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Happenstance

Robert Root

Publication Year: 2013

Reflecting on how a student’s parents met because of a fly ball to center field in a summer softball game, author Robert Root wondered how the lives of that student’s parents and of the student himself would have changed had the batter bunted or struck out. Haunted by this pure example of happenstance, he began to ponder his own existence, dependent in part on geology (the Niagara Escarpment) and history (the Erie Canal). He wondered how happenstance had influenced the course of his parents’ lives, in particular their marriages (they married and divorced each other twice), and consequently the shaping of his identity. Happenstance investigates the effects of that phenomenon and choice on one man’s life.
Root explores this theme in interwoven strands of narrative, interpretation, and reflection. One strand, “The Hundred Days,” follows his attempt to write one hundred journal entries, each about a different day in his life, to recover memories of specific moments or collections of moments. In the strand headed “Album,” he examines and interprets old family photographs in light of the way he reads them in the present, as someone now privy to a family secret that directed his and his siblings’ lives without their knowledge. Interspersed among these brief interpretations and narratives are reflections on happenstance and choice, a sequence contemplating their effect on his life and perhaps on all our lives. Through juxtaposition and accumulation, the book’s incremental unraveling of meaning imitates the process of unexpected epiphanies and gradual self-discovery in anyone’s life.
By revisiting individual days, giving voice to photographs that mutely preserve family moments, and reflecting on the way happenstance and choice determine the directions lives take, Robert Root generates a meditation on identity anchored in an album in words and images of a mid-twentieth-century life.
 

Published by: University of Iowa Press

Cover

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p. C-C

Title Page, Copyright, Dedication, Quotes

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pp. i-vi

Contents

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pp. vii-x

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Before

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pp. 1-32

This was my plan: to write about one hundred days of my childhood in the next one hundred days of my age, to capture one hundred recollections of the past over one hundred days of the future. I did a little math to estimate how hard the task might be. Multiplying the number of days in a year by the number of years in a decade (and ignoring leap years), I...

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One

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pp. 33-60

I sometimes think I’m engaging in the equivalent of constructing a museum diorama of the Paleolithic epoch based entirely on conjecture—the fossilized remains of flora and fauna, the approximation of radio carbon dating, a correlation with existing habitats, guesswork, imagination. For example, I seem to have no head-on, deliberate recording of the exterior ...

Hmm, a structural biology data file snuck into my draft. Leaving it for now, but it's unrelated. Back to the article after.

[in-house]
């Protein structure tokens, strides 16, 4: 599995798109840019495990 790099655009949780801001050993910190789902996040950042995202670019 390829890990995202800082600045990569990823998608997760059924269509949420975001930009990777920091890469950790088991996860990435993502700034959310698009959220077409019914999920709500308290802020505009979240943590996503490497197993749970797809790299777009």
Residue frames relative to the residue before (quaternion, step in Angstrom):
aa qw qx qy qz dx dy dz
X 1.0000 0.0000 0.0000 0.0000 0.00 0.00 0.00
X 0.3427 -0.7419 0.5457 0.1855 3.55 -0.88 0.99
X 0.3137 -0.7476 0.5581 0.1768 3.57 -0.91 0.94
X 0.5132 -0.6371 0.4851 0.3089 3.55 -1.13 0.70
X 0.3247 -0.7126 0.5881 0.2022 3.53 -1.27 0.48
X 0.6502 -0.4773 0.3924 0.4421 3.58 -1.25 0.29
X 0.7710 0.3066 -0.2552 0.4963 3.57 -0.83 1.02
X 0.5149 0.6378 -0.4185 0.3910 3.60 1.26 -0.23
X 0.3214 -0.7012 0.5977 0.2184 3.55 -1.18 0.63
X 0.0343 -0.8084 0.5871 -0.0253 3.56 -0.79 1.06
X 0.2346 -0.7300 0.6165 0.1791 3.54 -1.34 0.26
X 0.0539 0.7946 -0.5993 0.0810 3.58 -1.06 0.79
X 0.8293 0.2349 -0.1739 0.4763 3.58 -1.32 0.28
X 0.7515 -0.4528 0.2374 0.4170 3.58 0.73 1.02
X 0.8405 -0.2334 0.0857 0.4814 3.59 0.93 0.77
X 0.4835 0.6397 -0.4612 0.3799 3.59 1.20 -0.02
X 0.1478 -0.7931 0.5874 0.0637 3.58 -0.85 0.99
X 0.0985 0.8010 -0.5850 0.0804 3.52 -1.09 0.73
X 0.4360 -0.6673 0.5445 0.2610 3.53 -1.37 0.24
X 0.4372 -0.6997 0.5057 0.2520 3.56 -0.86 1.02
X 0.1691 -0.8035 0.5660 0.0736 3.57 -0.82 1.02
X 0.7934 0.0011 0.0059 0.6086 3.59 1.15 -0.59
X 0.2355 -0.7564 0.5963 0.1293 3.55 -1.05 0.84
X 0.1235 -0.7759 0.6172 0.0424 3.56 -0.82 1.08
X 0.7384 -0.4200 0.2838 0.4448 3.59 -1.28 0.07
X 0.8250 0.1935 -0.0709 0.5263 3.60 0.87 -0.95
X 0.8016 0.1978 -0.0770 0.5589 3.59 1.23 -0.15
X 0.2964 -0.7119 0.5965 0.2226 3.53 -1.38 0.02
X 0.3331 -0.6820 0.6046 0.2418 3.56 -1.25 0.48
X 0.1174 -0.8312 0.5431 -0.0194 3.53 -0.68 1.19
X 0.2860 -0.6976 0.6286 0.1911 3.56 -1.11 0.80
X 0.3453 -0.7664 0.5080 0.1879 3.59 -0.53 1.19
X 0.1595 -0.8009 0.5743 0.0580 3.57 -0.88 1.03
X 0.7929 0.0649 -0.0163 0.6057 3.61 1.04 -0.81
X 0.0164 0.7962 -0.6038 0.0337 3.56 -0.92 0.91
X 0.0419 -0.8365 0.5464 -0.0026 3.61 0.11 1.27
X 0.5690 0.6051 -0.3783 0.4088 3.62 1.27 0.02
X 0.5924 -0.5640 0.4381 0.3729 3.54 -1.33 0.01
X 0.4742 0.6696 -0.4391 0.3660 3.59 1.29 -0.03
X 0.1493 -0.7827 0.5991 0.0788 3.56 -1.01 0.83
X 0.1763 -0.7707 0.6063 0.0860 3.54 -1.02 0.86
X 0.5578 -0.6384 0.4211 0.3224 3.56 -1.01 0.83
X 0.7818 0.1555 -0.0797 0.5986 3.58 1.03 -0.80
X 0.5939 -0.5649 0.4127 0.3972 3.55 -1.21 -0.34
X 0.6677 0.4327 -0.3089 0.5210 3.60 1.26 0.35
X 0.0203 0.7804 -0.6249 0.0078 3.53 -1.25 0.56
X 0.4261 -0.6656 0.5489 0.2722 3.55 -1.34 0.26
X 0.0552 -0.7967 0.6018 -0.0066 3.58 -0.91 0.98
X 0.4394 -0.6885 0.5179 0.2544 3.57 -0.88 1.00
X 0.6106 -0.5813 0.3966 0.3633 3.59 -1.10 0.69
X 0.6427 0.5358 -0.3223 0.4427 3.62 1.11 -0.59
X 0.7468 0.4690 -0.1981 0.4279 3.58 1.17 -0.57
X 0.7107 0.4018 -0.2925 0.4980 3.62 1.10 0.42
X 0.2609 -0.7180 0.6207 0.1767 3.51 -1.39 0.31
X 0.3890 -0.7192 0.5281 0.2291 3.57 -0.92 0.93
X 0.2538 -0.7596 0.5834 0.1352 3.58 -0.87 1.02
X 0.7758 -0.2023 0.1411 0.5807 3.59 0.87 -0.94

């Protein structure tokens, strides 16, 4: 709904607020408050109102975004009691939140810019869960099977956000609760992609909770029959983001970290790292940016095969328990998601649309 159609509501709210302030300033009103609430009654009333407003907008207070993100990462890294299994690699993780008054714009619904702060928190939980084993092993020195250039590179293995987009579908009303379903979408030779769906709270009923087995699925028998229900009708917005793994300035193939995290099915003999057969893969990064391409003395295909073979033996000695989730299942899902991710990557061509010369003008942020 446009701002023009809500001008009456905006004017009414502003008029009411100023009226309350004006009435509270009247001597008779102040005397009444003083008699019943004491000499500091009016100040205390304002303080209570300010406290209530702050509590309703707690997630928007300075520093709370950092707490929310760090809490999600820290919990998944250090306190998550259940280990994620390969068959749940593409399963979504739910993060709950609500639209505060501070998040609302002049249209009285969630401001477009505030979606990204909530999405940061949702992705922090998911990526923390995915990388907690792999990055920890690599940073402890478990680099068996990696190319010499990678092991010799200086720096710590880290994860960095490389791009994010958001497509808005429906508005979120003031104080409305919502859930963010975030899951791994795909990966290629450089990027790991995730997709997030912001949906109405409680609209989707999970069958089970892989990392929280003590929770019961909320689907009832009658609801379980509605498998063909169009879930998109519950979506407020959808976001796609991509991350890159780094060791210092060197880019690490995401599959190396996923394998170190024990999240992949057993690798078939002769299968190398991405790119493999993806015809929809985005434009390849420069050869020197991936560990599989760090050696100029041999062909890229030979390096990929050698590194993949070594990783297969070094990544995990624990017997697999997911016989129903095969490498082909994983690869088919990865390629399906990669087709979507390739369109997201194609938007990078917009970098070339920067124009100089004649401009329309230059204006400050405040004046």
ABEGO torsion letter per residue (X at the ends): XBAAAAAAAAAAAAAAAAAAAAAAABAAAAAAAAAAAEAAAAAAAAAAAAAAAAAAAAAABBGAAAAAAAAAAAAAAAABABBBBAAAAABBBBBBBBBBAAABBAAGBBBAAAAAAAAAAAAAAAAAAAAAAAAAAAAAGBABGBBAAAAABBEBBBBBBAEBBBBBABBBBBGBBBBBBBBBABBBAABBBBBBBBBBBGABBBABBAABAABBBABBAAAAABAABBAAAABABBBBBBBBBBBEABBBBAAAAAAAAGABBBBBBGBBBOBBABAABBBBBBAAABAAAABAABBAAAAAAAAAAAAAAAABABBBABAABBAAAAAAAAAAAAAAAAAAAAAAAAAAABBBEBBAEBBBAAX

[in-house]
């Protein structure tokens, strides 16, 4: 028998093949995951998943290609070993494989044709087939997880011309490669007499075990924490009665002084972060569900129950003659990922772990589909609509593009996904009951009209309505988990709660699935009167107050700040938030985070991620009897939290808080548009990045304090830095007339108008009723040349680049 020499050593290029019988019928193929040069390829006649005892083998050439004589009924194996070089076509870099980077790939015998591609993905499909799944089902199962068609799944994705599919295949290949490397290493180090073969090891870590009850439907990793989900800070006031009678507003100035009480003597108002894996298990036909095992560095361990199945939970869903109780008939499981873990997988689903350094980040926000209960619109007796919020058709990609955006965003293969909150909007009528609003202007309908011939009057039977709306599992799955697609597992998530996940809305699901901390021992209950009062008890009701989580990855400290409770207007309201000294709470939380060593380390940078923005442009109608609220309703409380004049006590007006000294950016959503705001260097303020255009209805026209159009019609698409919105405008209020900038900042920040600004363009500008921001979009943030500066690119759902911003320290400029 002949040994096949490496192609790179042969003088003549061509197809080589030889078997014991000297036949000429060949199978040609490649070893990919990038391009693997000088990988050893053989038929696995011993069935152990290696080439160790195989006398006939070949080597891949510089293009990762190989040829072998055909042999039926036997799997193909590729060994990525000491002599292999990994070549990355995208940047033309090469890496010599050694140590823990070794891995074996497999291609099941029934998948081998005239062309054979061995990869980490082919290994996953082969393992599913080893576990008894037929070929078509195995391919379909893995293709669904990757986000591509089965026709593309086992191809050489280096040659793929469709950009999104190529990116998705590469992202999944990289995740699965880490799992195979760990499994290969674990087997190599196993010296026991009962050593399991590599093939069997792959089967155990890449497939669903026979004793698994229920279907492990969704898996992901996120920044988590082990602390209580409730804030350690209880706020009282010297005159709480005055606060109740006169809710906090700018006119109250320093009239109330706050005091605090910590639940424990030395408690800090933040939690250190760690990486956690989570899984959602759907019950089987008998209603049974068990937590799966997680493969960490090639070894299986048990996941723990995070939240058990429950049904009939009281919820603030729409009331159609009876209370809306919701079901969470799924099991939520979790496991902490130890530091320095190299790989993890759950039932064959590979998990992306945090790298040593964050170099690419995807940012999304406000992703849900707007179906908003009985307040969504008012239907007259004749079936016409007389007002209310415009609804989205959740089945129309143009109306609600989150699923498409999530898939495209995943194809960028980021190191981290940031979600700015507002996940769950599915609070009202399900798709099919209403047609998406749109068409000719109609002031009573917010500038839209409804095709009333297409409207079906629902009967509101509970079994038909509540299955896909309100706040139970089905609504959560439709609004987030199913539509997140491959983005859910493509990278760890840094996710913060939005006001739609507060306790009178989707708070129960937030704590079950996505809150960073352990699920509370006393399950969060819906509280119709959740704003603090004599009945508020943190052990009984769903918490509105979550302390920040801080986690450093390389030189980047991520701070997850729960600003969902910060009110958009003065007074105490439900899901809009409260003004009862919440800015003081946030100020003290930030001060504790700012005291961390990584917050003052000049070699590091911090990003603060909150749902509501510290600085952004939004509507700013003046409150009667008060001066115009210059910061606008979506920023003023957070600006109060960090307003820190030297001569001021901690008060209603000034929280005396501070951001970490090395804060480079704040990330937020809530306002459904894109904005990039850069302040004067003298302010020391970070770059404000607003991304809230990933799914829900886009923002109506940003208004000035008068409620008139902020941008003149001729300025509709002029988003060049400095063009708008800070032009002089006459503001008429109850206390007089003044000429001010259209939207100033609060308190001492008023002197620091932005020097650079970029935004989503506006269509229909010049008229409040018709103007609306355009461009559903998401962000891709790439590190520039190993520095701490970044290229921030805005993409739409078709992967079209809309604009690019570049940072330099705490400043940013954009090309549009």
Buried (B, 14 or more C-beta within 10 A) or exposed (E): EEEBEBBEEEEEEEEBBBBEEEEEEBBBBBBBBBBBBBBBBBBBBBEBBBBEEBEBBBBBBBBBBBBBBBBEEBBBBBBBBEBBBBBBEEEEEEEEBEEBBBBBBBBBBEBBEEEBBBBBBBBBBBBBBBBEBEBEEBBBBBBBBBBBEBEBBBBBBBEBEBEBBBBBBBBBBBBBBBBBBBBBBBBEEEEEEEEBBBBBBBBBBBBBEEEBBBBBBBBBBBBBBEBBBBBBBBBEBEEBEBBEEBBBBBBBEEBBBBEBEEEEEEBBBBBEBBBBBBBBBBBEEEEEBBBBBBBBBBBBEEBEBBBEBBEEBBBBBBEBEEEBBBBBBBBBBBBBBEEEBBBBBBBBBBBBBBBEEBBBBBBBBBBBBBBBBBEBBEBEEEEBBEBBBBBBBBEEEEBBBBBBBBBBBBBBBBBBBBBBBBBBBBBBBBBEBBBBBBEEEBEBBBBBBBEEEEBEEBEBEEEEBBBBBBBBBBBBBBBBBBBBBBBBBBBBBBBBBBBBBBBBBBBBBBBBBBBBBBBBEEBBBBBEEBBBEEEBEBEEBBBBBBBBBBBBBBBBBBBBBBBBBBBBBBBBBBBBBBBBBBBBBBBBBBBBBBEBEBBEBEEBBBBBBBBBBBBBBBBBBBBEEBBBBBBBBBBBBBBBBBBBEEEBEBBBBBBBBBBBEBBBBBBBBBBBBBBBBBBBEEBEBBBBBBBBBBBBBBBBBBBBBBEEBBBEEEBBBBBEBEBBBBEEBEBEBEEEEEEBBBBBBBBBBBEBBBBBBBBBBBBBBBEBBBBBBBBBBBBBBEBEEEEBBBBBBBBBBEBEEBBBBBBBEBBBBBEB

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Two

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pp. 61-108

The living room of my grandparents’ house was the center of family life in the years I lived in that house, and I instantly identify familiar furniture in the background of family photos. I recognize an upholstered chair positioned by a window, the burgundy-colored davenport—the source of my knowledge of the word “burgundy” as a color—along the wall below ...

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Three

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pp. 109-142

I have a memory that I can’t exactly date but, like so many memories, I can, more or less, envision the context and, even more firmly, more or less, remember the punch line. I struggle to envision a clearer context, but my memory is adamant about refusing me entry here....

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Four

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pp. 143-176

My earliest memory of going to the movies is connected to Joan of Arc, a film starring Ingrid Bergman. I remember sitting with my mother in one of the back rows of the center downstairs section of the Palace Theatre and Ingrid Bergman’s helmeted head filling up the screen. I also remember moving toward the aisle, my mother behind me, with perhaps the credits or a trailer for another film rolling. I only remember bits and ...

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Five

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pp. 177-242

As the smallest among a group of burly classmates filing into the classroom to listen to the marine recruiter, I felt conspicuous and almost comically out of place. But for once I tamped down my self-consciousness and listened attentively to the tall athletic young man in marine dress uniform—the best uniform in all the services, in my view, and the one...

Notes

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pp. 243-246

Further Reading

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pp. 247-248


E-ISBN-13: 9781609382209
E-ISBN-10: 160938220X
Print-ISBN-13: 9781609381912
Print-ISBN-10: 1609381912

Page Count: 258
Illustrations: 49 b&w photos
Publication Year: 2013

Edition: 1st ed.
Series Title: Sightline Books
Series Editor Byline: John Smith, Will Wordsworth

Research Areas

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Subject Headings

  • Root, Robert L. -- Childhood and youth.
  • Root, Robert L. -- Family.
  • Lockport (N.Y.) -- Biography.
  • Geology -- Niagara Escarpment.
  • Chance.
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